Friday, March 23, 2012

Punishment By Rewards?

I've been fortunate in my life and my career to to have learned from so many wonderful & talented people.  For educational purposes, I've worked with and under several administrators who showed confidence and belief in my abilities, and support for my goals.  They imparted great advice towards me and just being around them on a day-to-day basis was perhaps the greatest learning opportunity of them all.

I've also been fortunate (in hind sight...) to spend time with around some of the wrong people.  Daily expose to these individuals was equally educational.  No person fits this second category like Mrs. Lopez.  She was a Grade A dumb ass.

Mrs. Lopez was hired as principal the same time I was hired as assistant principal, but we had never met prior to the start of the school year.  She spoke Spanish and the school had a large Hispanic population.  Beside that though, I have no idea what her other qualifications were.  She had worked in attendance at a huge district but had no building level administrative experience, no people skills, and absolutely no charisma.  

She quickly isolated a pretty talented staff by limiting them to one ream of paper a month.  This was not done as a cost savings measure, rather so teachers wouldn't apparently do so many worksheets.  Even if this was done with creative intentions it quickly backfired when staff evidenced that they could not run off the requited curriculum with the allotment provided.  She didn't budge and teachers wound up having to pay out of pocket to get their copies made elsewhere.

My favorite tale though involved a troubled first grader named Matthew.  

Matthew was the worst kind of behavior problem.  He'd flat refuse to listen at unpredictable moments and couple it with running around the room or, just leaving the room altogether.  In house punishments don't work with these kinds of kids because they refuse to serve the consequence and suspension only rewards them.  Even calling mom wasn't much of a threat since she rarely answered.  Why would she want to deal with him?  Right?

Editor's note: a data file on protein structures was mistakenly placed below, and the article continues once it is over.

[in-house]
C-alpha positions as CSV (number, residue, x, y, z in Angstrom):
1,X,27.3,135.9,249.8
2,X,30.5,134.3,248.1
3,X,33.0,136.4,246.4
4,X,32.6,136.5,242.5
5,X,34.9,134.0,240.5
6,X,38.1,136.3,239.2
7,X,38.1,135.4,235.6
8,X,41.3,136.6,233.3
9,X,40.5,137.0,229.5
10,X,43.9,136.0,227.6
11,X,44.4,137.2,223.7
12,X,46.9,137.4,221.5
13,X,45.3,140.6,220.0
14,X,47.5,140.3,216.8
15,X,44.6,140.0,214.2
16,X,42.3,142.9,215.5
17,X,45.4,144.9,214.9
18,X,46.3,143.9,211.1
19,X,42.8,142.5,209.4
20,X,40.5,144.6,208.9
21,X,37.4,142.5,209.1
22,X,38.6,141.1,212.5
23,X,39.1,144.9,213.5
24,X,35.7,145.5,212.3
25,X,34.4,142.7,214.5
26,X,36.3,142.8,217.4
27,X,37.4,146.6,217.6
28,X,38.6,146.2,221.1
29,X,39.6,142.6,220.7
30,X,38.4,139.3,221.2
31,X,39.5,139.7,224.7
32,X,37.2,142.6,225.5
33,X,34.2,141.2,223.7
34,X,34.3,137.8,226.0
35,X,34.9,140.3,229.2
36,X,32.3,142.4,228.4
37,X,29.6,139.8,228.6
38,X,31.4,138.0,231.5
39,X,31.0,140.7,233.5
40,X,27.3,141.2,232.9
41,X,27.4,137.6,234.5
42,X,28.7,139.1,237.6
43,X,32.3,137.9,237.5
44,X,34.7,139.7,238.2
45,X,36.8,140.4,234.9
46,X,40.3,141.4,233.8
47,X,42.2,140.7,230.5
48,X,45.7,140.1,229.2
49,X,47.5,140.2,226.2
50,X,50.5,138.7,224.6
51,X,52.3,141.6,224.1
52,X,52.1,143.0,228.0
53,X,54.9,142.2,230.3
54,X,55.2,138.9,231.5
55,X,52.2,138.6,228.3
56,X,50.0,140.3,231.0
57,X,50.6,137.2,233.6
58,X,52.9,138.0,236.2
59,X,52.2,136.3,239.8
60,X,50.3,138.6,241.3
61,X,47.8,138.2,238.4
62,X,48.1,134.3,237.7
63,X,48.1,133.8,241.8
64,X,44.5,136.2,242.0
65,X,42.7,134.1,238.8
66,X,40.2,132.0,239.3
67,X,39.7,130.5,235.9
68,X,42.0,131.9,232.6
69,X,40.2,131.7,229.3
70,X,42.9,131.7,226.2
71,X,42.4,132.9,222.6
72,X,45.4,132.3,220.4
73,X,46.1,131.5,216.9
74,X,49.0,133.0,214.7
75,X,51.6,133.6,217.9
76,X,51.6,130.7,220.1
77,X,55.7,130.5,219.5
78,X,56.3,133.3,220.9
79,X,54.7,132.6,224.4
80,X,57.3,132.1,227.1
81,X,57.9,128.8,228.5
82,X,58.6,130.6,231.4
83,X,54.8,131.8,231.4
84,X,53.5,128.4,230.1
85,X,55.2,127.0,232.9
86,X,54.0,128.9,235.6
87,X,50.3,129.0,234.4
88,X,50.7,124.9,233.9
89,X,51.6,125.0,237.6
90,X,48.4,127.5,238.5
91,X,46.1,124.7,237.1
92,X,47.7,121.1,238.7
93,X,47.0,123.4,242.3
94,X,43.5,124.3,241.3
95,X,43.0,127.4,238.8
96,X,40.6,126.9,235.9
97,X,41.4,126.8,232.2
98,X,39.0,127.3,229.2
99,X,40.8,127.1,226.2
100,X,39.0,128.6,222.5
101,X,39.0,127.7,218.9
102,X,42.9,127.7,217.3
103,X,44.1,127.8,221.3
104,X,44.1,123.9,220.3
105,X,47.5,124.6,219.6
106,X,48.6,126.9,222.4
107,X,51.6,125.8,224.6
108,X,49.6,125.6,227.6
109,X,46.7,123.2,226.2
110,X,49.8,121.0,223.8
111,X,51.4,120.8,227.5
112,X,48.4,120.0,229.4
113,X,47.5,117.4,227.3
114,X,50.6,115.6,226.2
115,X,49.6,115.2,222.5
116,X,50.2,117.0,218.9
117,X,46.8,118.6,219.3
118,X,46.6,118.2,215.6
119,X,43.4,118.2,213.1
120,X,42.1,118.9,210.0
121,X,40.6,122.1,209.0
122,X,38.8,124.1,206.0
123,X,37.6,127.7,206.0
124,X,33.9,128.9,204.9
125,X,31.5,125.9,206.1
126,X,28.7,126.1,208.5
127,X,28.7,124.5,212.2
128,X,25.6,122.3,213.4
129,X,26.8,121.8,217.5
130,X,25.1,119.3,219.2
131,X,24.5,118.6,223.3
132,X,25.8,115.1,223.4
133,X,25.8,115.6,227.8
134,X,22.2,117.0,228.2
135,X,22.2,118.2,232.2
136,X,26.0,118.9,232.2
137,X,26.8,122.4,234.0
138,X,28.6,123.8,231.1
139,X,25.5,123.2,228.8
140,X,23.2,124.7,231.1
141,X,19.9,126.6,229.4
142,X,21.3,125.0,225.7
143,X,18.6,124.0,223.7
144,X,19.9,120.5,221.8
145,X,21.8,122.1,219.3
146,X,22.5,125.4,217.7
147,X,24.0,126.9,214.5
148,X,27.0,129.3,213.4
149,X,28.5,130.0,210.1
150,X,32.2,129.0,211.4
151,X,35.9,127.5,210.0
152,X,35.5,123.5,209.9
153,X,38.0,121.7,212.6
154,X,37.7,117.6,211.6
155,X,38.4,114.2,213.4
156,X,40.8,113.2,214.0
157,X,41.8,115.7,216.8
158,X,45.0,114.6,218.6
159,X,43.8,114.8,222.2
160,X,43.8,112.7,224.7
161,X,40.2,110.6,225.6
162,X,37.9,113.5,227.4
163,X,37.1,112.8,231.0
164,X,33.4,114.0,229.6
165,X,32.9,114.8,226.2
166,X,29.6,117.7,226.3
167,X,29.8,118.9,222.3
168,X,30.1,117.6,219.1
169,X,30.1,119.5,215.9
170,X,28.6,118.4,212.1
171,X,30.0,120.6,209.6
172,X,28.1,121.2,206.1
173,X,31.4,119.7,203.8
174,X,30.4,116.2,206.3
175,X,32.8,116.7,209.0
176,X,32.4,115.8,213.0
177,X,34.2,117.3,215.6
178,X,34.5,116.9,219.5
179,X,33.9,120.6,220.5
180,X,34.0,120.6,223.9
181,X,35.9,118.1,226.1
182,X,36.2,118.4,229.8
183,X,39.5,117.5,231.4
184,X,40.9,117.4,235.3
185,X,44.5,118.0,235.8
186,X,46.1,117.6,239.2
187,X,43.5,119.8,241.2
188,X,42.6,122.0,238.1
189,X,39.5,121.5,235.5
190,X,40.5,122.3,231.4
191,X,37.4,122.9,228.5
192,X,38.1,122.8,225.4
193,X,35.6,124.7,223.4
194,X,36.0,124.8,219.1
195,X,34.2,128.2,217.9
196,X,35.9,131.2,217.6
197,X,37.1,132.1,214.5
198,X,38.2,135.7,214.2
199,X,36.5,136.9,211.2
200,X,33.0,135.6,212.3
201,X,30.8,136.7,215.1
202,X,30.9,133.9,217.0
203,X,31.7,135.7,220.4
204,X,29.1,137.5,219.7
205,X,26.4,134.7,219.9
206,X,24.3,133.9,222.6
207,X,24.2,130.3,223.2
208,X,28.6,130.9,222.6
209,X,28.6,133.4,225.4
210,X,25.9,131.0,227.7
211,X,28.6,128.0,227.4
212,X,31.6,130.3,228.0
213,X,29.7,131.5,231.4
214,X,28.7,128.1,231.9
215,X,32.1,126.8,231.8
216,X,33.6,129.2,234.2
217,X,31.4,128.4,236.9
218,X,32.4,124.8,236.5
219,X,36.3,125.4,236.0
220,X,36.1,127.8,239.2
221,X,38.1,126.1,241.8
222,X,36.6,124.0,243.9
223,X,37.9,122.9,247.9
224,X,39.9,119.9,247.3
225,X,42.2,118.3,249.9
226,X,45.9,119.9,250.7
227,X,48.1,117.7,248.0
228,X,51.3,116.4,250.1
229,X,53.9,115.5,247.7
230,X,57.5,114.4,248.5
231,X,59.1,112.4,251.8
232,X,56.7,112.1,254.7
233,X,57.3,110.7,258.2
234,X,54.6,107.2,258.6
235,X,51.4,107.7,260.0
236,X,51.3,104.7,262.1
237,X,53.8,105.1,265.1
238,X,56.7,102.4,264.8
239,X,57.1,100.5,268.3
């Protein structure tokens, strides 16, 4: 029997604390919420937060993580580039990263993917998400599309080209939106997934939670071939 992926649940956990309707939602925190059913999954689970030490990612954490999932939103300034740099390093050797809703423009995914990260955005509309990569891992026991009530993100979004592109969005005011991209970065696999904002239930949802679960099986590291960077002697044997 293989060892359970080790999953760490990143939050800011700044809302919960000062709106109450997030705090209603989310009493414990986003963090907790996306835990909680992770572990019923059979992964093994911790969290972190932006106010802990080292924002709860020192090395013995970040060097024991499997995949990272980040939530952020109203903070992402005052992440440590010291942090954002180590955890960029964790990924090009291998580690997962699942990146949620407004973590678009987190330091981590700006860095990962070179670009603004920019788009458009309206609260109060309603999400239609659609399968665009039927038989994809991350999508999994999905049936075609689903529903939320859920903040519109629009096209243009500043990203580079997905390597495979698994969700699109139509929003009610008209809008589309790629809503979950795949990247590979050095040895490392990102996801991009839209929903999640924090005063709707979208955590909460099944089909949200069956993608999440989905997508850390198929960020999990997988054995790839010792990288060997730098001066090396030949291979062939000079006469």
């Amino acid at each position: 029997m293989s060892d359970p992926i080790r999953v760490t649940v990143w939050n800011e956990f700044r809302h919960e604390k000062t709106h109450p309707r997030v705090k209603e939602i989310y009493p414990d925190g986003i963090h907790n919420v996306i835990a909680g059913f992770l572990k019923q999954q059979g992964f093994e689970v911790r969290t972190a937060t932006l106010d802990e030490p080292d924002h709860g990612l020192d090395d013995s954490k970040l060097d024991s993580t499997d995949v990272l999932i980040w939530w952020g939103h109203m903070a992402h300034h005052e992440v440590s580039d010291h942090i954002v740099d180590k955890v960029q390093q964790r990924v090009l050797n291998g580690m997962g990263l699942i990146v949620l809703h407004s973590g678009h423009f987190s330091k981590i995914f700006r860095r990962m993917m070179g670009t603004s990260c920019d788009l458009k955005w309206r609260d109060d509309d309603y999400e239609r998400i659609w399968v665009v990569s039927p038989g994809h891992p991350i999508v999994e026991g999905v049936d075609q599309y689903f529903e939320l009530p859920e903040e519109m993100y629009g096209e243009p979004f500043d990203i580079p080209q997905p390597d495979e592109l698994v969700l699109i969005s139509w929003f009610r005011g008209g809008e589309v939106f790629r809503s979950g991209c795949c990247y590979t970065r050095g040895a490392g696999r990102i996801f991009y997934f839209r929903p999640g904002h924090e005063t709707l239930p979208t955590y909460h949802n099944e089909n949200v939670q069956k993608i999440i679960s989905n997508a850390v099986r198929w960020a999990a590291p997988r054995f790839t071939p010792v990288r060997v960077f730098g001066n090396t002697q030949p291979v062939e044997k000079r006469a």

One day Matthew got to lunch and was informed that his lunch account had no money in it (but hey, as long as mom had mediocre scotch in her belly and a Marlboro in her lips who needs food right?).  The district gave students three exceptions in such instances but after that they received a cheese sandwich and a milk until they could add money to their account.      

Well, Matthew did not want a cheese sandwich.  I gathered this by inferring from the non-verbal clues he provided, most notably, tossing the sandwich across the cafeteria and giving the lunch lady the finger.  Hey, there are fat people in Wisconsin who would kill for that cheese sandwich (sorry, couldn't resist)!

One of the teachers who worked in the lunchroom calmly approached Matthew and told him he needed to go and pick the sandwich up.  He of course refused.  The teacher pressed a little more, and explained that if he didn't go pick that sandwich up, he wouldn't be going out to recess.

Matthew bolted.  He ran out a set of exit doors and tore off down the street.  I took off after him.  As I was sprinting down a city street in the hot sun while wearing a full suit I remember thinking, "I don't recall this sort of thing in my college textbooks or on Welcome Back Kotter."

Matthew noticed I was following (I'm sure hoping I was) and began cutting through yards.  I pulled my walkie-talkie off my hip and radioed Mrs. Lopez asking what she wanted me to do.

"He left the campus by his own choice.  Let him go."

That's a real life directive from a tax payer supported administrator.  Let an irrational six year old run off on his own.  Let him run down busy streets on an iffy neighborhood where he could be hit by a car, mugged, bit by an animal, etc.  Despite this being a directive, it was one I could not follow.  I chased on, sweating, and hoping that I wouldn't be fired because my Saturn wasn't paid off yet.

Eventually someone dragged his older brother who was a 5th grader in the building outside and he helped up reign his brother in.  Mrs. Lopez eventually reached mom who was going to come in.  While we waited, Matthew still need to eat.  So what did our building leader do?  She ordered him a hamburger and fries from a local restaurant! Hell- I should have thrown my lunch across the cafeteria!  Perhaps the next time my wife tells me we're going to her parents house for her mother's meatloaf if I tear off down the street on foot when I come back she'll have ordered a pizza?!  Anyone else have luck upgrading their meal in this manner?  Please share!


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